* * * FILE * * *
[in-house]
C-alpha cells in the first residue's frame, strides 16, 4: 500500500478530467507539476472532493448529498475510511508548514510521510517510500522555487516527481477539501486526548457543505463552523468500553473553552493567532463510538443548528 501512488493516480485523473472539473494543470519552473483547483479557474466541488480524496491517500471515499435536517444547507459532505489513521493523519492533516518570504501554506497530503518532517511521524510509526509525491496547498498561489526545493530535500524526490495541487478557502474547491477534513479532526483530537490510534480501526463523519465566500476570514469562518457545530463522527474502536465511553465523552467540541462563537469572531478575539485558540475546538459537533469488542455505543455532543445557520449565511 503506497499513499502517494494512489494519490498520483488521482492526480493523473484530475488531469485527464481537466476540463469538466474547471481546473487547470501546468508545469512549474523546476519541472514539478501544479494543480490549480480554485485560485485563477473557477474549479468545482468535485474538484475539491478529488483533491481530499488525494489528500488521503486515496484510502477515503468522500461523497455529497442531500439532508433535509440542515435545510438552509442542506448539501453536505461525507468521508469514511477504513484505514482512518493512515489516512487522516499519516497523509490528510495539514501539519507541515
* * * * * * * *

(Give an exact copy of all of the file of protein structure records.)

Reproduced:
[in-house]
C-alpha cells in the first residue's frame, strides 16, 4: 500500500478530467507539476472532493448529498475510511508548514510521510517510500522555487516527481477539501486526548457543505463552523468500553473553552493567532463510538443548528 501512488493516480485523473472539473494543470519552473483547483479557474466541488480524496491517500471515499435536517444547507459532505489513521493523519492533516518570504501554506497530503518532517511521524510509526509525491496547498498561489526545493530535500524526490495541487478557502474547491477534513479532526483530537490510534480501526463523519465566500476570514469562518457545530463522527474502536465511553465523552467540541462563537469572531478575539485558540475546538459537533469488542455505543455532543445557520449565511 503506497499513499502517494494512489494519490498520483488521482492526480493523473484530475488531469485527464481537466476540463469538466474547471481546473487547470501546468508545469512549474523546476519541472514539478501544479494543480490549480480554485485560485485563477473557477474549479468545482468535485474538484475539491478529488483533491481530499488525494489528500488521503486515496484510502477515503468522500461523497455529497442531500439532508433535509440542515435545510438552509442542506448539501453536505461525507468521508469514511477504513484505514482512518493512515489516512487522516499519516497523509490528510495539514501539519507541515